Create or download one or more worksheets from the Resources tab.
Choose an appropriate time to distribute the worksheets to your group, ie at the beginning, middle or end of a task/day/week/etc.
Instruct your group to complete their worksheets as best as they can.
When ready, and if applicable, gather your group (in small or large groups) to discuss and share.
Conclude with a motivational thought.
How To Play Narrative
The process of inviting your group to check in and monitor their emotional wellbeing can be very powerful. It can help people feel seen and heard and it may also inform the direction you may need to take with your program.
There are so many ways to set up a check-in, so I’ll simply describe a generic process and then invite you to adapt as required.
First, you need to create your check-in sheet. To get you started, take a look at the sample we share in the Resources tab.
Think about what attribute(s) you would like your group to identify and monitor, and create the scale accordingly. Use words, pictures or both to help with comprehension.
Then decide when you would like to distribute this check-in sheet. Typically, you will pick a time either at the beginning and/or end of the period (task/hour/week/etc) to reflect and discuss the week ahead or how the week progressed.
For example, let your group know that the beginning of the week worksheet will help them create more focus for the period ahead, whereas the end of the period worksheet will help create a sense of accomplishment.
Once distributed, provide ample time for your group to complete their worksheets, ie 5-10 minutes.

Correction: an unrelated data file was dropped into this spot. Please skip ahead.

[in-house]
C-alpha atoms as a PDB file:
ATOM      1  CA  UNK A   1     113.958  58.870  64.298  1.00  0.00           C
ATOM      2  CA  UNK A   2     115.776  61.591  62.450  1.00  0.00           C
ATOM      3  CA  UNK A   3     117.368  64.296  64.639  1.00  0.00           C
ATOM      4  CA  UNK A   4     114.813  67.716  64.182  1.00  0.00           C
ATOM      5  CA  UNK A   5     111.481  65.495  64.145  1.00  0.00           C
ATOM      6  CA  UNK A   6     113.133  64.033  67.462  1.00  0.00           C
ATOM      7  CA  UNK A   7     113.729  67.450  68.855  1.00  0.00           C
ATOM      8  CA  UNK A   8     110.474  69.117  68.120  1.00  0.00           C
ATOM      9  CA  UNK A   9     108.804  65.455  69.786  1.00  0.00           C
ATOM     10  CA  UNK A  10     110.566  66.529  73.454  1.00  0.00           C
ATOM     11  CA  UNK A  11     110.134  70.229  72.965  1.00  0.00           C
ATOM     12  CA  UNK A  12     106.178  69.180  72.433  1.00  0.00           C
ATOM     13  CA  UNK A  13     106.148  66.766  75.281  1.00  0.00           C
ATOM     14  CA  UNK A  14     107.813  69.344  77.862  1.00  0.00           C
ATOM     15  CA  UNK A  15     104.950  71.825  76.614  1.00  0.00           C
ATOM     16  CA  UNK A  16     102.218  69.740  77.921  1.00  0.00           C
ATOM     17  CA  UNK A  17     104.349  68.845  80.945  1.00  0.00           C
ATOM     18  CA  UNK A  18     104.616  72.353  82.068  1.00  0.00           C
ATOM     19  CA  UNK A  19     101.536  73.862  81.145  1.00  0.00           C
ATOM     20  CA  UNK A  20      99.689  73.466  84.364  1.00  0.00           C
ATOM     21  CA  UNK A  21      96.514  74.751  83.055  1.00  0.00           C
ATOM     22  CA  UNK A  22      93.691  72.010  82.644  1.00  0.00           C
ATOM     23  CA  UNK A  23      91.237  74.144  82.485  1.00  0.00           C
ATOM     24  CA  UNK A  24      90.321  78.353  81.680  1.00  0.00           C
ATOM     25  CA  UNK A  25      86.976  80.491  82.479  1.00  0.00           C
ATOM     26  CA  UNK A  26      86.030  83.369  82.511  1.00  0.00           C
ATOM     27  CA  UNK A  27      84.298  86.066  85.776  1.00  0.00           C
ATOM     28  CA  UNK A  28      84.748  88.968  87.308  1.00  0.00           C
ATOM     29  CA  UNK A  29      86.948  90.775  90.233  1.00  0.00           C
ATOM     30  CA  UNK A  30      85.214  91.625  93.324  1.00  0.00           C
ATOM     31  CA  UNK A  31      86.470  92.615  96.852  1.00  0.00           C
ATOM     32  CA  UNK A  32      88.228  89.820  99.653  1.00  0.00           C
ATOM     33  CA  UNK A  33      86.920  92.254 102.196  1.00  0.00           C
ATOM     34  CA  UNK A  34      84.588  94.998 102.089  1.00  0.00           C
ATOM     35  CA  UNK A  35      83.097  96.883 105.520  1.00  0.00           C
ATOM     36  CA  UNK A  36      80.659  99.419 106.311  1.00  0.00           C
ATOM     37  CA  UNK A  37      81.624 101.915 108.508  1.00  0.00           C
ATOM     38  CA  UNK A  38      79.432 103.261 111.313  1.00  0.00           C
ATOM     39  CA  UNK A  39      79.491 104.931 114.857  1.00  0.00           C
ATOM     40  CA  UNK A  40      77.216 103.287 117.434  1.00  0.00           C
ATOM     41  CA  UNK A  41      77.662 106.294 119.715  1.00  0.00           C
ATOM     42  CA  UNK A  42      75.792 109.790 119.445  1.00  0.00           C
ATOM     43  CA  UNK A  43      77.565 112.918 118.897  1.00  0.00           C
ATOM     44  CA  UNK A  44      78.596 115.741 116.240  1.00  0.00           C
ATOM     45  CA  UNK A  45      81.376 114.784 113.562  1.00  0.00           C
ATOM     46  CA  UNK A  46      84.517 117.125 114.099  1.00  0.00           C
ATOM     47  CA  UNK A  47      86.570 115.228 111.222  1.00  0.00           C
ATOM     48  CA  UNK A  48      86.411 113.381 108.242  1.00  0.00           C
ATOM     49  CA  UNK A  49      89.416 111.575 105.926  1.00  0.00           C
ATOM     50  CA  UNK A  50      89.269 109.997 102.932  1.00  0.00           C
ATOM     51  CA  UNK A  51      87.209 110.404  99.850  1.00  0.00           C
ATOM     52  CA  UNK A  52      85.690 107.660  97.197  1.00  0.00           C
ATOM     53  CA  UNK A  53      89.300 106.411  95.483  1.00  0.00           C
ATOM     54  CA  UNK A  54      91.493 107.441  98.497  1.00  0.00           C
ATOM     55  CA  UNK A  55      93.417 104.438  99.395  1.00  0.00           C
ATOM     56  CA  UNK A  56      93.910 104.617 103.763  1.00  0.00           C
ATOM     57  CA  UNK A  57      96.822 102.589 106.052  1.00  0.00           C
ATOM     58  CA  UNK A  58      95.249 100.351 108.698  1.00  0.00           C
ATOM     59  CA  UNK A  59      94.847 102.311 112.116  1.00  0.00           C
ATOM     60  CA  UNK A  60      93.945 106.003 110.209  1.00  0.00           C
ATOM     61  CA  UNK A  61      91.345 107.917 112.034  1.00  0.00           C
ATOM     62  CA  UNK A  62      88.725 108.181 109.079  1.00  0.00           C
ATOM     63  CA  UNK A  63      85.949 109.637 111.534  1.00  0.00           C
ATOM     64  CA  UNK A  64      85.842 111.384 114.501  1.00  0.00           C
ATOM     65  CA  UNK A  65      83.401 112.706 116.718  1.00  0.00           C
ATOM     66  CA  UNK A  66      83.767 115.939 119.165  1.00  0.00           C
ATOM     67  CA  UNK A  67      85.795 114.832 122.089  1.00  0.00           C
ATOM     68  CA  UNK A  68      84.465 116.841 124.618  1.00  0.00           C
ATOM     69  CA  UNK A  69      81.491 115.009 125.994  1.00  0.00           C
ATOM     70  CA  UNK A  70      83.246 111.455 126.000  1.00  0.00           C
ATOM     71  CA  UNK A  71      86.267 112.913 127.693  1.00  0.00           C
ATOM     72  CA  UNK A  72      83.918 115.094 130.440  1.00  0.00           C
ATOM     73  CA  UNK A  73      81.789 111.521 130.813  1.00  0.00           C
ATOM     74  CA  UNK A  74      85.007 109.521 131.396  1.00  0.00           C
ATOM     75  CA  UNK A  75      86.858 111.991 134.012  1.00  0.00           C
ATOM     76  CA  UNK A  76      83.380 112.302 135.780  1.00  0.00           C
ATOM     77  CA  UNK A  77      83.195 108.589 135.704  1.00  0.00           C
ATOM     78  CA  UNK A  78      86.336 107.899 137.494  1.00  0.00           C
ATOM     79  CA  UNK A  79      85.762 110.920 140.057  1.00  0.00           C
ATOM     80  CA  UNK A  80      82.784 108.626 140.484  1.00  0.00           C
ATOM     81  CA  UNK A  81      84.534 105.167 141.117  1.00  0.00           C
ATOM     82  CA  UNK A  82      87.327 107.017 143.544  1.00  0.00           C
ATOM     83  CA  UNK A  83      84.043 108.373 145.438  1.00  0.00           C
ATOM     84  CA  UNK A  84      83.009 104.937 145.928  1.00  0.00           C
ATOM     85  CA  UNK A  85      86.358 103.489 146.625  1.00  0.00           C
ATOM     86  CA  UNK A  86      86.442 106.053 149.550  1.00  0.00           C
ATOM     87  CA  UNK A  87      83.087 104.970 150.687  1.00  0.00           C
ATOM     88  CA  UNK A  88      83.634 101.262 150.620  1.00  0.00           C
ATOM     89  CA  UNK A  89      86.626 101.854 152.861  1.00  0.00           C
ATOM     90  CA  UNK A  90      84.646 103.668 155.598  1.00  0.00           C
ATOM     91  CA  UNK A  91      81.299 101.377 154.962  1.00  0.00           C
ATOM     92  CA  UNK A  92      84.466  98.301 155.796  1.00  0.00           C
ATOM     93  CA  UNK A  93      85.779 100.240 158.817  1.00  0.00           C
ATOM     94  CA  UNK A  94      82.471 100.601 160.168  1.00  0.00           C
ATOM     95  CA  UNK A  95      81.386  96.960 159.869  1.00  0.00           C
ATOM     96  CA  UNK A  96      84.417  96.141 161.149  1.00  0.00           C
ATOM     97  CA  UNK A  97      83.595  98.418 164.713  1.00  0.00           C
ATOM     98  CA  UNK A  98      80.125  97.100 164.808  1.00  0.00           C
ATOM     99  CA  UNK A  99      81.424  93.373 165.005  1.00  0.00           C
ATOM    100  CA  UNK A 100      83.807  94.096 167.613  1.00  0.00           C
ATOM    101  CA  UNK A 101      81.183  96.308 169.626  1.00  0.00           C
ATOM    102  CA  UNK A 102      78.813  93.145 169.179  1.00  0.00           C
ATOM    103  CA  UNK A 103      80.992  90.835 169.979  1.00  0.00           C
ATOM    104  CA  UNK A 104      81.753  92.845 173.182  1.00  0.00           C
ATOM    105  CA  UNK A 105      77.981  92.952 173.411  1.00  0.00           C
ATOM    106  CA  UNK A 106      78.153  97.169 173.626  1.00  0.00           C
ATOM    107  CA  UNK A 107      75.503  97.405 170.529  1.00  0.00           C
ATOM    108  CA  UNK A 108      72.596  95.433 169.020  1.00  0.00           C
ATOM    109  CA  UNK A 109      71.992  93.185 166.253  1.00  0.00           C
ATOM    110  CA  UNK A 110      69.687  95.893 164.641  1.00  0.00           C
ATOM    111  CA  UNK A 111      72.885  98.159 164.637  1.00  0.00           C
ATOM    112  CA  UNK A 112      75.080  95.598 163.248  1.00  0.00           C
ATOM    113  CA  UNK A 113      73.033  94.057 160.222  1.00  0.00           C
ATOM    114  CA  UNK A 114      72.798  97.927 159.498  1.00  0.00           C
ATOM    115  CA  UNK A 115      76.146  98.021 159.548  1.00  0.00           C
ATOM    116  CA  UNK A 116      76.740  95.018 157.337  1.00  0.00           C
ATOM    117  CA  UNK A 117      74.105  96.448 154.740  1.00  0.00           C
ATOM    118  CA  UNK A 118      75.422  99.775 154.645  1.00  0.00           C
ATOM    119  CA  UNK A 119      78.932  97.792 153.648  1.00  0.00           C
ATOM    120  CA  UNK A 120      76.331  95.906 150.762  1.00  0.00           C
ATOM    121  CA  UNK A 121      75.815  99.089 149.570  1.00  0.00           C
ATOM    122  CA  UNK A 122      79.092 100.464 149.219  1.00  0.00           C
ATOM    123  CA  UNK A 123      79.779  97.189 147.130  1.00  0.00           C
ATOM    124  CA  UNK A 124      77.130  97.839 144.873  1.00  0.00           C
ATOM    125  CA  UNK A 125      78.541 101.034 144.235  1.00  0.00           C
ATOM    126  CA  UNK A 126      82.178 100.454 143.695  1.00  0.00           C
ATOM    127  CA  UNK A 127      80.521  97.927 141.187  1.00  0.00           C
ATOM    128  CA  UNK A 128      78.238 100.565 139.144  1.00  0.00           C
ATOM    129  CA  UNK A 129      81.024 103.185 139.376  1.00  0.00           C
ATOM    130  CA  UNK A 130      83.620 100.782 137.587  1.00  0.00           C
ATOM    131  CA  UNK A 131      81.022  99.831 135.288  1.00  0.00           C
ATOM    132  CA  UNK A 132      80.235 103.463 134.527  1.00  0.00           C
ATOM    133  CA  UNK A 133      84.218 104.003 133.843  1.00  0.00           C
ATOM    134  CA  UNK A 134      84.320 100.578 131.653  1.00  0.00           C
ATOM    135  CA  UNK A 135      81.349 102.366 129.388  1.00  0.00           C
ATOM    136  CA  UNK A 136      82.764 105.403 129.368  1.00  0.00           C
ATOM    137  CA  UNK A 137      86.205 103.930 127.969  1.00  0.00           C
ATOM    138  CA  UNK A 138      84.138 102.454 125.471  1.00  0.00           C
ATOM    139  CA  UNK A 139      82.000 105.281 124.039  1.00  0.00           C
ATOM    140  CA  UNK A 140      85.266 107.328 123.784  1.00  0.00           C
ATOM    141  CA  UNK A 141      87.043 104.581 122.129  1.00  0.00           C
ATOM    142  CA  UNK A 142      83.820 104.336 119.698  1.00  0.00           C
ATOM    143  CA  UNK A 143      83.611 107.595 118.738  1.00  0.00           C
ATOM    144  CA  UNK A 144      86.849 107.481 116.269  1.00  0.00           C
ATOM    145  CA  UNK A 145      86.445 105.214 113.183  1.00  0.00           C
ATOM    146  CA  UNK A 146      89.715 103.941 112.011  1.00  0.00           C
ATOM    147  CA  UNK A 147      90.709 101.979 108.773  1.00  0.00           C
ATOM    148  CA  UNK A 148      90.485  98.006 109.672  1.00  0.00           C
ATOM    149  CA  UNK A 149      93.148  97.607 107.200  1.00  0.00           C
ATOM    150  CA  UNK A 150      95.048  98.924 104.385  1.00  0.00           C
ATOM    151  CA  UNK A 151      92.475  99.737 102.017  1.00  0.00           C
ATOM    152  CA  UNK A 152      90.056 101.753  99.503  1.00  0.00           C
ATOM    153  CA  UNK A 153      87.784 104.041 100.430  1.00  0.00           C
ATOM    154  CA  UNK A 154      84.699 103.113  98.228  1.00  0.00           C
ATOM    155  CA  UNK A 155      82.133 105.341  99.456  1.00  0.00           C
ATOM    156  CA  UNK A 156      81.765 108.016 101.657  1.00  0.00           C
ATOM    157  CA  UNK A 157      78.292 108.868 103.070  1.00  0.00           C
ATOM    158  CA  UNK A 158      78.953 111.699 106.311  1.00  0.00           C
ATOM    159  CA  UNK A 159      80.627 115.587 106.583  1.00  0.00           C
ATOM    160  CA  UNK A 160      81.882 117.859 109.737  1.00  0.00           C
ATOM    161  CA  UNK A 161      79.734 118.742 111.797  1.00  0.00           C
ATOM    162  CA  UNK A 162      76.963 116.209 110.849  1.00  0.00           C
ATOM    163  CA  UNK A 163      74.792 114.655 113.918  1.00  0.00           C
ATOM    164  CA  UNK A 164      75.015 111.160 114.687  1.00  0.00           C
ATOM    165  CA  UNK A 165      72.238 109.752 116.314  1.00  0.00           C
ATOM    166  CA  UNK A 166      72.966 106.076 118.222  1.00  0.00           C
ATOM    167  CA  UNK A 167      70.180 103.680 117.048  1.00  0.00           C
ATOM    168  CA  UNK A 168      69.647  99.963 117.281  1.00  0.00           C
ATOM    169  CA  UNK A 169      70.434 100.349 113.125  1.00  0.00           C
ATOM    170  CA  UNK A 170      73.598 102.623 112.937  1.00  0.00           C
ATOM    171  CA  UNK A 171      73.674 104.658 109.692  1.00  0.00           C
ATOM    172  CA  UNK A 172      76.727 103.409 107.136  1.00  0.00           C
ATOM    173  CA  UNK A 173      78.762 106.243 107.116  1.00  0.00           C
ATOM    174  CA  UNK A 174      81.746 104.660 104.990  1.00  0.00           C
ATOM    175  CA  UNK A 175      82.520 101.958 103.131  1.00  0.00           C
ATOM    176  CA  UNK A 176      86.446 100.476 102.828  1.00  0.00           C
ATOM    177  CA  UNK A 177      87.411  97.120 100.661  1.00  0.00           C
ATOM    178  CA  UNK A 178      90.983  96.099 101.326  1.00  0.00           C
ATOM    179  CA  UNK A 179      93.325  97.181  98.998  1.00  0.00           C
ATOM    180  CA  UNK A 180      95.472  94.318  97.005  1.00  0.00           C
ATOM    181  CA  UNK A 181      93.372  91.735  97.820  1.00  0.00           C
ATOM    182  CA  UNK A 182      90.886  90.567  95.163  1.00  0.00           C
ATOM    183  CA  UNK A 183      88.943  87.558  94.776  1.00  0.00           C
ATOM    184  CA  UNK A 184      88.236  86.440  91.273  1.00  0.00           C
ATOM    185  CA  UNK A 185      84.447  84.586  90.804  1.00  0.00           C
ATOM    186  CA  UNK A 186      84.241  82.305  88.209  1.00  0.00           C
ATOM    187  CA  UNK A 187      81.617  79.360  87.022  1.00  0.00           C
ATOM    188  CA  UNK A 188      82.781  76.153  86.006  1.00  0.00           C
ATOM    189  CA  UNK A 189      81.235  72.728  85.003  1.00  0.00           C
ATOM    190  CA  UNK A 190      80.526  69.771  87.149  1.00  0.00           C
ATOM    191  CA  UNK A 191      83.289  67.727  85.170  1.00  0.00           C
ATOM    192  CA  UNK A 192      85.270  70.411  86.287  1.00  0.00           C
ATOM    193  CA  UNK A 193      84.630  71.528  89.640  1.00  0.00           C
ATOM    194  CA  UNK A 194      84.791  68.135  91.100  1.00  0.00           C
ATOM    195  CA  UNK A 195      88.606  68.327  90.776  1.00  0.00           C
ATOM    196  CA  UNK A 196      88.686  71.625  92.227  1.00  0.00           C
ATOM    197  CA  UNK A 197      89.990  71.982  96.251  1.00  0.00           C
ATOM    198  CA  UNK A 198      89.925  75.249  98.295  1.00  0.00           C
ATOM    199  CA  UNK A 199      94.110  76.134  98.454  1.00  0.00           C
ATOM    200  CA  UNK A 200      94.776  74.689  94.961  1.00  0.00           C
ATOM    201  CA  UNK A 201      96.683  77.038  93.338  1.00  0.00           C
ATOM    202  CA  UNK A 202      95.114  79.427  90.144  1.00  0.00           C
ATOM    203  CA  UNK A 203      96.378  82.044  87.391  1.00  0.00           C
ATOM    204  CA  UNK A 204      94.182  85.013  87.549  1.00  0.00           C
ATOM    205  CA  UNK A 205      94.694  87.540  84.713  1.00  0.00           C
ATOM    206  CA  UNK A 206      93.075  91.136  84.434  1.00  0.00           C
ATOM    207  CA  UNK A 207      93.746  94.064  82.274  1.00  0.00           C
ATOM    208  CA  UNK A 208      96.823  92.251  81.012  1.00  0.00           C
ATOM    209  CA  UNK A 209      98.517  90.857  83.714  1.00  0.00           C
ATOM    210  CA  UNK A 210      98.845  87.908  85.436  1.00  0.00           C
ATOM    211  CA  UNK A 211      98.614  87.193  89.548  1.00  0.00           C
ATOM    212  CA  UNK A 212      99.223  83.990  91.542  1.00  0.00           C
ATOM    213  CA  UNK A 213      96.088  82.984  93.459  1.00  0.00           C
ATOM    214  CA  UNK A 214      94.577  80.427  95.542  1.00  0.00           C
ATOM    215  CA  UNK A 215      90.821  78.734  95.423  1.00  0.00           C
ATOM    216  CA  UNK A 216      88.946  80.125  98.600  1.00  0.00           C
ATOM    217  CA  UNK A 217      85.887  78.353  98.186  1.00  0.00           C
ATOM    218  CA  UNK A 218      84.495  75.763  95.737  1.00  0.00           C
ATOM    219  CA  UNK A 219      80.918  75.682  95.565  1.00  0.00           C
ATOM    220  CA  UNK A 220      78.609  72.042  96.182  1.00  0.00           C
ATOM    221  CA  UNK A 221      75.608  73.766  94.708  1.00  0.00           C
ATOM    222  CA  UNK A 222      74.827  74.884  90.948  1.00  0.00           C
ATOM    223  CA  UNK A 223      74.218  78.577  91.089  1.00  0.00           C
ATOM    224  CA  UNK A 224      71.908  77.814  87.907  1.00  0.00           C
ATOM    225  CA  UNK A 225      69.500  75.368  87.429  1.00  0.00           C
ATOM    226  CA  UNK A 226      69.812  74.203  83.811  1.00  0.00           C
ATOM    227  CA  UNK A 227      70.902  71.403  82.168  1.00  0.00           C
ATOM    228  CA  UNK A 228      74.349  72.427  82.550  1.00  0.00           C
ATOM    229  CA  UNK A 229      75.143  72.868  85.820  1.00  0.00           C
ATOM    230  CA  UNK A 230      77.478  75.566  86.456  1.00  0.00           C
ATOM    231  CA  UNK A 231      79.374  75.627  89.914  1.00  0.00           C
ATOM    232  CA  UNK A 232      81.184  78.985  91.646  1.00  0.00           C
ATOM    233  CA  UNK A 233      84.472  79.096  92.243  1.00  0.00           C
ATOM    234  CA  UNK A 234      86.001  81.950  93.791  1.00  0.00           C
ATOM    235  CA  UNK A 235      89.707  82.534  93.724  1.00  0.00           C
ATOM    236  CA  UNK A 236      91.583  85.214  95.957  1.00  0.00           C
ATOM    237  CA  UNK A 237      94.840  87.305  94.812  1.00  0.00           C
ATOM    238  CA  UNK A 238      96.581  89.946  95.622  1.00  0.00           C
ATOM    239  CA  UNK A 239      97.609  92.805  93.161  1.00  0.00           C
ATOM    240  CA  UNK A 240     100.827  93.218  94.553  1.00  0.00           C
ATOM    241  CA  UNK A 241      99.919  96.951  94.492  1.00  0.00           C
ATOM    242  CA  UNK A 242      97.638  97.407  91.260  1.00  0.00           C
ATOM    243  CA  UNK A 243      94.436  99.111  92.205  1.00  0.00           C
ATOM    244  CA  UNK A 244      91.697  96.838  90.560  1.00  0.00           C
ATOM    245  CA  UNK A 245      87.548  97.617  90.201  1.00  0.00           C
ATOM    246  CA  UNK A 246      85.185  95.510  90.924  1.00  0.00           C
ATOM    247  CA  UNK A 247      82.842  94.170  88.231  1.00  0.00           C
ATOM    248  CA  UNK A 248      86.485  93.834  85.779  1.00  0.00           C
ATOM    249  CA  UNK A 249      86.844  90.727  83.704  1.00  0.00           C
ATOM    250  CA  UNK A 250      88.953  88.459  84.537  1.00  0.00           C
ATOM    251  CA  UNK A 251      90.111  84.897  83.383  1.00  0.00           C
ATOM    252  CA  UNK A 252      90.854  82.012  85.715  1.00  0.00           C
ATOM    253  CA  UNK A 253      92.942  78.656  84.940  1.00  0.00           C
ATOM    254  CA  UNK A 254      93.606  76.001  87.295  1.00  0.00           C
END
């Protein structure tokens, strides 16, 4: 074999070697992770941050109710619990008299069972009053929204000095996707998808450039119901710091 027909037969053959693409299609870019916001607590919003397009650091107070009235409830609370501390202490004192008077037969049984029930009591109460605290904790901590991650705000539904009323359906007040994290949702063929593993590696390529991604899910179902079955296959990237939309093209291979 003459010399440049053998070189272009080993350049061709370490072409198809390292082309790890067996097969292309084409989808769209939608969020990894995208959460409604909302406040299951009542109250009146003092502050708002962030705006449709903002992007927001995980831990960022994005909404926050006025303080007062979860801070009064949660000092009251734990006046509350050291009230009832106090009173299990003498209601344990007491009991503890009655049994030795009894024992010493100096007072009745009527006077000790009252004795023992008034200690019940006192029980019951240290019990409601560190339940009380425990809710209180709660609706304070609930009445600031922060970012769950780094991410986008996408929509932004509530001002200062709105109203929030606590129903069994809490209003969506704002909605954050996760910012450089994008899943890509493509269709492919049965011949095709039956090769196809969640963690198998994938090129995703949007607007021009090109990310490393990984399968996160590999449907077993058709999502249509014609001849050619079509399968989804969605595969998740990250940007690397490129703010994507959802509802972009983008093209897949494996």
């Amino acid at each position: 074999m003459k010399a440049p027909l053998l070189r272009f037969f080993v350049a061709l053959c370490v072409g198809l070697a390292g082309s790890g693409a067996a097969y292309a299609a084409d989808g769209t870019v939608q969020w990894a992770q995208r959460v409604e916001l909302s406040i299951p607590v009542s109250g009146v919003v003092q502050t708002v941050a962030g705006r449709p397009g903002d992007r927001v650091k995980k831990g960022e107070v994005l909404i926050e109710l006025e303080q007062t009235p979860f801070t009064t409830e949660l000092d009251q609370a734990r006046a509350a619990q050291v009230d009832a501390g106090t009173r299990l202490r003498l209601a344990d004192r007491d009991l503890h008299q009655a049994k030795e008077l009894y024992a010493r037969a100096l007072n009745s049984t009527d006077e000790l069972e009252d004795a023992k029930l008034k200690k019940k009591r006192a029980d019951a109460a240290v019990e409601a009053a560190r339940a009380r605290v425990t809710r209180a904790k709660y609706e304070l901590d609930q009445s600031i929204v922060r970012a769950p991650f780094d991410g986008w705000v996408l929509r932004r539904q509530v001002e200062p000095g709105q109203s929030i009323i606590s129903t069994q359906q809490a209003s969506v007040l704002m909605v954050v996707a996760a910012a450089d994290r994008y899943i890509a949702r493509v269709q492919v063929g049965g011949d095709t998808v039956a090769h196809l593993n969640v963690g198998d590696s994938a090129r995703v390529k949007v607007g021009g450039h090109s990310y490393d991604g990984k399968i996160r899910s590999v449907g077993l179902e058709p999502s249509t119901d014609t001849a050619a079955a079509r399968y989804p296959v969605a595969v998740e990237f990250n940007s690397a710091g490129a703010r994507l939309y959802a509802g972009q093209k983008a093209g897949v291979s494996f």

If you consider it useful to invite your group to be more articulate, you could ask some further questions such as:
What would make this coming week better?
How did you feel this past week?
What goals did you set for yourself that you accomplished?
Once ready, and if appropriate, invite the group to gather and discuss their check-ins. This process can be useful because it adds a level of accountability to the task. To this end, ask your group if there is anything that they would like to share. It can be as simple as “How would you rate your week on a scale of 1-10?”
Closeout with an inspiring thought to let them know that they have the chance to make this next week even better and that they’re doing awesome!
Practical Leadership Tips
Include some scales when discussing the worksheets, eg “On a scale of 1-5, how was your week?” This facilitates discussion and participation without forcing people to share too much detail. It can help them get more comfortable.
To make the group feel more comfortable sharing, start with the less personal questions. Consider this like a “warm-up.”
For those not comfortable with sharing, encourage them to share something small or encourage sharing with a partner or a small group. You can also include study buddies or peer partners.
Validate that you are creating a safe space to both communicate and listen.
You could integrate Inspiring Check-Ins as part of a well-designed SEL program to help your group identify and understand their emotions, thoughts and values and how these influence their behaviour.